Conversation: Cook Honors Edge

  • Angelo:

    “I had planned for years to go to ______ University, and then I visited the school. Little did I know that tuition was $31,000 a year! This sent me looking at in-state [public] schools. A friend told me about the Honors College. I looked through the viewbook. I loved it and applied.”

    Gabe:

    “I’ve been talking to people I graduated with who are at another school with a hundred people in a lecture class. They’re not even allowed to ask questions. They can’t learn. One had to transfer because he just couldn’t handle that volume of kids. IUP has small classes to start with, and then you come in here and have twenty people max in your class. It’s focused on discussion, so it gets you really involved and learning...I like that the professors push you. In high school, you could talk, and you didn’t have to back it up. But with people like Dr. Begres or Dr. Botelho or Dr. Goebel, as soon as you say something, they want you to give reasons and evidence. I would definitely say the relationships I have with the Core professors are unique.”

    Joanna:

    “The Core professors that I had the first couple of semesters still know my name. We still talk on a regular basis about what I want to do with my life and what kind of person I want to be. And as much as you don’t want to say that you model your life after anybody, the Core professors set a good example, and they really look out for you and your future.”

    Alaena:

    “My friends that are going to other schools are just going to class and getting their grades. I don’t think they are learning the social or people skills that I learned in Core. Things like consensus papers where you all come together to write a summary, a single answer. You all have a different opinion and do that without hurting each other or people saying, ‘You write it and I’ll just put my name on it.’ That’s something you can’t get from a lecture where you just sit there. In Core, you’re forced to take part and interact.”

    Megan:

    “The intellectual free spirit inside me had been carefully fed a bland diet in high school; I dialogued with my Newsweeks and novels and with my own head more than I ever did with others. Nothing I’d experienced before was like the first week here. I felt like I had been led to a buffet of wildly exciting new thoughts coming from some really passionate, diversely-minded people. The wonder of it was the unwritten code that you could casually or vigorously debate or discuss anything at any time, but that judging or insulting that person was utter bad form. Now I literally feel choked up when I’m in an environment with rigid, homogeneous thought.”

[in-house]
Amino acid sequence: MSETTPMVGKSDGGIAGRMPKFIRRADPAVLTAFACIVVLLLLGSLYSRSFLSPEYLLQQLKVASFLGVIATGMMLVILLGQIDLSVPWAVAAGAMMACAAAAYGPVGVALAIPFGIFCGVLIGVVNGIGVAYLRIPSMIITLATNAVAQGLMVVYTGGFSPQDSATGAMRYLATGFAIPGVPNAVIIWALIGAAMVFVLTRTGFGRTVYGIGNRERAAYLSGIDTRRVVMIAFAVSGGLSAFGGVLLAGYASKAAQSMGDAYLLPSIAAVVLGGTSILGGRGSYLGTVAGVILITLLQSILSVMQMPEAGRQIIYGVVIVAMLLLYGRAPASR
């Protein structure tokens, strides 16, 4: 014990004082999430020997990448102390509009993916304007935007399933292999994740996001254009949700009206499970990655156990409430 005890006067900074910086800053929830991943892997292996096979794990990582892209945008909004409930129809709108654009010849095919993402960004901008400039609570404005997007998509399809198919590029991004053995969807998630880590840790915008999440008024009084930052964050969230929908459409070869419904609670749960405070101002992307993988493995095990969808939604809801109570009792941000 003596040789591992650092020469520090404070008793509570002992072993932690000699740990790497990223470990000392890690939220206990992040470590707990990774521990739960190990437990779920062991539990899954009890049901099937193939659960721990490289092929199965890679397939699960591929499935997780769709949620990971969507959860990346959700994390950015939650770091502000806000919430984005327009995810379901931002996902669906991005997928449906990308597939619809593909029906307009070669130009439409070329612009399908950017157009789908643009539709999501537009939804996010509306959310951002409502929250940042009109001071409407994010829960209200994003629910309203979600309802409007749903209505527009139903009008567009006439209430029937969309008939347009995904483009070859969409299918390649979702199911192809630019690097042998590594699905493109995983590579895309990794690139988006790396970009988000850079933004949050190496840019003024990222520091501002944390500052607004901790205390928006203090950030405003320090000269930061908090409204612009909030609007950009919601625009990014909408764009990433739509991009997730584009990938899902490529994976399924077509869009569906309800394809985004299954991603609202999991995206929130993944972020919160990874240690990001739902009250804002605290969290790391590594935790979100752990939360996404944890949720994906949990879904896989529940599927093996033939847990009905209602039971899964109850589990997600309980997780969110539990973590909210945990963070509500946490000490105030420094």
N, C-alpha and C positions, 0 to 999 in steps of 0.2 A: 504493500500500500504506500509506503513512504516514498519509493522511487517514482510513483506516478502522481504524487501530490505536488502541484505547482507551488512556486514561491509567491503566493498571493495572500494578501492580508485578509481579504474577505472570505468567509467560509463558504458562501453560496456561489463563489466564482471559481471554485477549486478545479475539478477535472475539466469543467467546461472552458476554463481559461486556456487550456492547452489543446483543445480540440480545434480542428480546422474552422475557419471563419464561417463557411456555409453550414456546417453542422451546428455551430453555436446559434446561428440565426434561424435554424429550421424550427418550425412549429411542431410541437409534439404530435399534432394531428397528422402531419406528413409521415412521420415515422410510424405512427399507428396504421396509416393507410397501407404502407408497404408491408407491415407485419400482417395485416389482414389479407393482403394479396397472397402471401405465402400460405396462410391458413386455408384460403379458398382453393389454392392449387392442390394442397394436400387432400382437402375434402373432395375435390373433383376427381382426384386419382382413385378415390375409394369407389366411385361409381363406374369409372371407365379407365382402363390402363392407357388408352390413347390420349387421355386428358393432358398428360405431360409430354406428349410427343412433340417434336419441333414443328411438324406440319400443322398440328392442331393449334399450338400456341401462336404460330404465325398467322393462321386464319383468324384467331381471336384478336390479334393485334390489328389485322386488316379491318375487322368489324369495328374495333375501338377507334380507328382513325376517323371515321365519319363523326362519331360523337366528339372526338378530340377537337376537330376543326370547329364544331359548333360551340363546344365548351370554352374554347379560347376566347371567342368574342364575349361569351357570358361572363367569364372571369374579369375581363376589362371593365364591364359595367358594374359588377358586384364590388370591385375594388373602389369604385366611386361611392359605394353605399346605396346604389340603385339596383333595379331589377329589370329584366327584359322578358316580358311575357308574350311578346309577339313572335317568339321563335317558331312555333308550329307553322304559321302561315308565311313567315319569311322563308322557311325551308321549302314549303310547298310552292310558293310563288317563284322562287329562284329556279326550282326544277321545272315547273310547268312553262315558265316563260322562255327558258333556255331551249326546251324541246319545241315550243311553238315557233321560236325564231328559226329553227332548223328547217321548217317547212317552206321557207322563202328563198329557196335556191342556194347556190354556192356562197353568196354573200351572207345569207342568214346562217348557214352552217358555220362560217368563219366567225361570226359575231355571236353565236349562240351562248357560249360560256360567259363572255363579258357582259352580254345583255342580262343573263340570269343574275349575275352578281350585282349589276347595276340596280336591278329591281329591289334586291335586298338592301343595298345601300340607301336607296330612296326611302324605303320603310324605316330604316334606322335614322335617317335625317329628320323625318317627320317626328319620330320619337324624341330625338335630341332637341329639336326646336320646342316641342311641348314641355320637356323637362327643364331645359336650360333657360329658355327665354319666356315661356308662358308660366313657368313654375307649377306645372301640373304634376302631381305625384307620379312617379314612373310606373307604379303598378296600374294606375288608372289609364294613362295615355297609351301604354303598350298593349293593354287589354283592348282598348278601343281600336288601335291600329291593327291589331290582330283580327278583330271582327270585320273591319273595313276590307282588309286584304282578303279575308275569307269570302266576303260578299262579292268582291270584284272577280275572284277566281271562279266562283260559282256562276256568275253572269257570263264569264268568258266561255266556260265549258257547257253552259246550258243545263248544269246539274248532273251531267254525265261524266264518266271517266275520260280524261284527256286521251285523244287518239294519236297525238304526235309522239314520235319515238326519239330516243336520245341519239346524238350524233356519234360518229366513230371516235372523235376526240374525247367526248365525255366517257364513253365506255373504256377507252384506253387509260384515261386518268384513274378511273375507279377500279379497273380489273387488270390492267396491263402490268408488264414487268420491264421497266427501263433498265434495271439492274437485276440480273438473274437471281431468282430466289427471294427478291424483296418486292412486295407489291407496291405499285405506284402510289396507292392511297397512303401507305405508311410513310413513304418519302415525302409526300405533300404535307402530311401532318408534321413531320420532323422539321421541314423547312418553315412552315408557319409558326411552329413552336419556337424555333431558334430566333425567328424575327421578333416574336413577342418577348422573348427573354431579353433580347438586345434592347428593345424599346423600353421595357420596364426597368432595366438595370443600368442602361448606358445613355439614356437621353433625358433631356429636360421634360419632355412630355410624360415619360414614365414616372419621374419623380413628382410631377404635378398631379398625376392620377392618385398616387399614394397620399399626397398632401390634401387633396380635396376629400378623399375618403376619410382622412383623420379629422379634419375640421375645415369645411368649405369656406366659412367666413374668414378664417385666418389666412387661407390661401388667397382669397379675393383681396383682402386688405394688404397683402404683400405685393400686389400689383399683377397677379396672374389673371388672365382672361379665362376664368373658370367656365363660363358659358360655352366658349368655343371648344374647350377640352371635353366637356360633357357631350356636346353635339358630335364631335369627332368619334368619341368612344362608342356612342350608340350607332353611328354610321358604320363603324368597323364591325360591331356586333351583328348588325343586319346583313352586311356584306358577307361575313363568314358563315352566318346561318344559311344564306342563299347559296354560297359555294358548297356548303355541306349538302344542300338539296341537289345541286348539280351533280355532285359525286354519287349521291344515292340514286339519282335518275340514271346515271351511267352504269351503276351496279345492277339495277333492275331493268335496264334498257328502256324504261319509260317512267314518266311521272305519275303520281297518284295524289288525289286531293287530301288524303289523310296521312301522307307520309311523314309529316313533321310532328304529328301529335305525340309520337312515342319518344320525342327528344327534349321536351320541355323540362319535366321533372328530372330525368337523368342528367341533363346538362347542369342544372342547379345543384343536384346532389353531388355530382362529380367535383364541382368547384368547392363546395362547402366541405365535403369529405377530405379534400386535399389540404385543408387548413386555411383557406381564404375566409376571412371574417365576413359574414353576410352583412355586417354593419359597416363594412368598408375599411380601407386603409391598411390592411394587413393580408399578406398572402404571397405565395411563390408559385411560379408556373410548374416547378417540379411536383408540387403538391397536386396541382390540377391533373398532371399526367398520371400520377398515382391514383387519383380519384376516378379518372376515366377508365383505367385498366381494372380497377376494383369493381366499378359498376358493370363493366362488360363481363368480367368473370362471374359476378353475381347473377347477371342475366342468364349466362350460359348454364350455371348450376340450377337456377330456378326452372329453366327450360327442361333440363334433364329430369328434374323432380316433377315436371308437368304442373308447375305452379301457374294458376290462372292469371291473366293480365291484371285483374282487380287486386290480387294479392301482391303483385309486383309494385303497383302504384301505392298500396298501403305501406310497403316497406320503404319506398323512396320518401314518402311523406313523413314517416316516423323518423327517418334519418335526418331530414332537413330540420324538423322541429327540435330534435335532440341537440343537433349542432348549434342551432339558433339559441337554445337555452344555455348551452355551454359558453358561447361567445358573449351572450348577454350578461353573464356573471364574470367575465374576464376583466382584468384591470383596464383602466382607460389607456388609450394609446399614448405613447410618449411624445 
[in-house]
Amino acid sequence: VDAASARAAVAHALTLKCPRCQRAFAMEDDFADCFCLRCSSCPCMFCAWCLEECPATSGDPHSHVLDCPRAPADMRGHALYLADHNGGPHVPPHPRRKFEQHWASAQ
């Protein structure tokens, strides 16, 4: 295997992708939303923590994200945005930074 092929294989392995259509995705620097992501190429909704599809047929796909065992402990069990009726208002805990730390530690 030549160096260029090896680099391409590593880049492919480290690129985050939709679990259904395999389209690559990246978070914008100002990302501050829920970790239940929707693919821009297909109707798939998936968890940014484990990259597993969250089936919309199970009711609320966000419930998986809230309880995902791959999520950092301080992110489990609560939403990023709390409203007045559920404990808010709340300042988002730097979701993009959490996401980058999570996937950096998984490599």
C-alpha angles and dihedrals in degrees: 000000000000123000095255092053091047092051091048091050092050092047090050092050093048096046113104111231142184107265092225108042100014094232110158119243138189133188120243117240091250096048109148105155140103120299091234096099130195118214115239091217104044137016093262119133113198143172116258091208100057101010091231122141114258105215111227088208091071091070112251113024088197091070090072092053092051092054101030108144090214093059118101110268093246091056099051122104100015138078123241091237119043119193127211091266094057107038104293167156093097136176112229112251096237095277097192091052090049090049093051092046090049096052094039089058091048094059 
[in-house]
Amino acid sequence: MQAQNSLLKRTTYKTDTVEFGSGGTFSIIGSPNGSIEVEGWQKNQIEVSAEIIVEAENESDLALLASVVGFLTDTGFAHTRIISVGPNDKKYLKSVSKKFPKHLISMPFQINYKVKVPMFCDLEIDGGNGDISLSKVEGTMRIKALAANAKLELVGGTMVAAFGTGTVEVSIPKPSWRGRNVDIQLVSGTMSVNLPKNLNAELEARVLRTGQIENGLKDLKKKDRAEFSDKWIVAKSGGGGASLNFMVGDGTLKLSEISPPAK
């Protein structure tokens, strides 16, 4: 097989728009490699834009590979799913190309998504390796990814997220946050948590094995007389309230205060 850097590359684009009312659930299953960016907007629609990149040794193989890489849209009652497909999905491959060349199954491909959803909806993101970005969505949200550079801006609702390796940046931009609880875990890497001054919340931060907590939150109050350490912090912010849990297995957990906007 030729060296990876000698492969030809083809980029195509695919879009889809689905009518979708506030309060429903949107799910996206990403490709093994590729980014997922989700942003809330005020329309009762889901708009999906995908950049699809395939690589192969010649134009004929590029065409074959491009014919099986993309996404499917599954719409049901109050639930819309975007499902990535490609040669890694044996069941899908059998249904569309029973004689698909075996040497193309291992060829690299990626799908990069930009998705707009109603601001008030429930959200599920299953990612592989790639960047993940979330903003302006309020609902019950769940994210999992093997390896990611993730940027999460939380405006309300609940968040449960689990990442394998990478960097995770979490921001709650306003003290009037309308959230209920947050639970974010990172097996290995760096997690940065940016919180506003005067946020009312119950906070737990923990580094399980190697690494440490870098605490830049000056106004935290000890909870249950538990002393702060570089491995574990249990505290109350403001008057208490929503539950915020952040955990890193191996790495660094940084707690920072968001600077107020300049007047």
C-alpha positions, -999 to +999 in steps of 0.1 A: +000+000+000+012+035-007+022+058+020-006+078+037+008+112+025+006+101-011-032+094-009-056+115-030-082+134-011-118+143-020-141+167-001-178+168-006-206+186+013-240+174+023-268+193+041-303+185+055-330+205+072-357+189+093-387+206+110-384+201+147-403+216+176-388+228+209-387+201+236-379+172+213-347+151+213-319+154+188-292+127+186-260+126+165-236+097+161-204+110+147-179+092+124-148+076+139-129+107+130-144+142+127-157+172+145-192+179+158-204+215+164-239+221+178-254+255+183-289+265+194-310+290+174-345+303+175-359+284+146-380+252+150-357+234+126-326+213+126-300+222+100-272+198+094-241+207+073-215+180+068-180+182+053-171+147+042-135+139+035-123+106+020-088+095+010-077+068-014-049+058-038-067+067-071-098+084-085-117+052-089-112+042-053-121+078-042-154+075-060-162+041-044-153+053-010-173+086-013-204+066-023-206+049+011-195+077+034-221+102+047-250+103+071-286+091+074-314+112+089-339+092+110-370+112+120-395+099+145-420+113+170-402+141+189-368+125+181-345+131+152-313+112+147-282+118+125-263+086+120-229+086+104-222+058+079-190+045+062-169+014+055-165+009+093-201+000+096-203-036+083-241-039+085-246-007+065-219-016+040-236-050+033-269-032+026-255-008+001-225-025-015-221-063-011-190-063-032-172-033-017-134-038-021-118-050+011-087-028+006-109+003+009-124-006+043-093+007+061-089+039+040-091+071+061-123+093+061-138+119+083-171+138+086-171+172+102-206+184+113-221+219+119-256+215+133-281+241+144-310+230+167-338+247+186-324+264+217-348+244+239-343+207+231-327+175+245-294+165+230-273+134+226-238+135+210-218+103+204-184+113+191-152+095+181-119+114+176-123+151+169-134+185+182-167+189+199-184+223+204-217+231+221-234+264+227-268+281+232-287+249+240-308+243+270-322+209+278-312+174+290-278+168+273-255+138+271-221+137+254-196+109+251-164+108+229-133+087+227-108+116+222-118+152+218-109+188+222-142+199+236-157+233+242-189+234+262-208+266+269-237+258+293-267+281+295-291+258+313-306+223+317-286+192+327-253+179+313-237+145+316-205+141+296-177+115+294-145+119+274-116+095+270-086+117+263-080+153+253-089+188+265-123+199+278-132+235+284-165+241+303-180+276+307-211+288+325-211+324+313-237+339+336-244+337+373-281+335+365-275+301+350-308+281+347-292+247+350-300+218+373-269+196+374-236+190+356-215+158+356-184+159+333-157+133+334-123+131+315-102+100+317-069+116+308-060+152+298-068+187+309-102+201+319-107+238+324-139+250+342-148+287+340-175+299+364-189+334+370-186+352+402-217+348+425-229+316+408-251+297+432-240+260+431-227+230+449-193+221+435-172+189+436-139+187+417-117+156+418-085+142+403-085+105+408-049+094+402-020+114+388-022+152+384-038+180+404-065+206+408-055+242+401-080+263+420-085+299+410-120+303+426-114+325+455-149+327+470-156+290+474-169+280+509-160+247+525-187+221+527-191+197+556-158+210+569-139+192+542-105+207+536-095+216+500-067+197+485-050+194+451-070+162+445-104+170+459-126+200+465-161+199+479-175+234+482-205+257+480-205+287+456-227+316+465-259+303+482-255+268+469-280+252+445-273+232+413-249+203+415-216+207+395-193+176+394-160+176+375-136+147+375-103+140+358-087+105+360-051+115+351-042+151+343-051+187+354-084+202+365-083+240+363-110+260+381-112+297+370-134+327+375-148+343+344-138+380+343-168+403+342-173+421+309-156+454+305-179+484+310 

Angelo:

    “We are unique in that our residence hall was designed not only for Honors College housing but also to support the curriculum itself. Each detail was designed to have some effect on the students, on the very quality of life here. The stage, for example, was built so that Core presentations could be performed before an audience that could then present answers to the Core questions.

    “The setting has a powerful effect on daily life in the Honors College. It sets a tone and allows us to develop personal relationships with almost everyone—from peers to professors to even the custodial staff. We have a chance to be more than just a face. It’s all very personable. And that one-on-one interaction carries over to support for academic and career plans. Every honors student has the opportunity to study abroad and to do internships related to his or her major—and these activities are actually strongly encouraged and supported. You wouldn’t believe how much help you can get from the administrators here to reach these goals!”

    Larry:

    “Quite honestly, the Honors College has far surpassed any of my wildest dreams in terms of providing a fabulous education and once-in-a-lifetime opportunities to be successful as an undergraduate. I view the Honors College as an incredible unfolding dream. It is so new that fresh ideas abound in terms of coursework, internship and study abroad opportunities, communal living, and any other thing that seems like it will help us succeed. That is especially true when compared to other state universities.”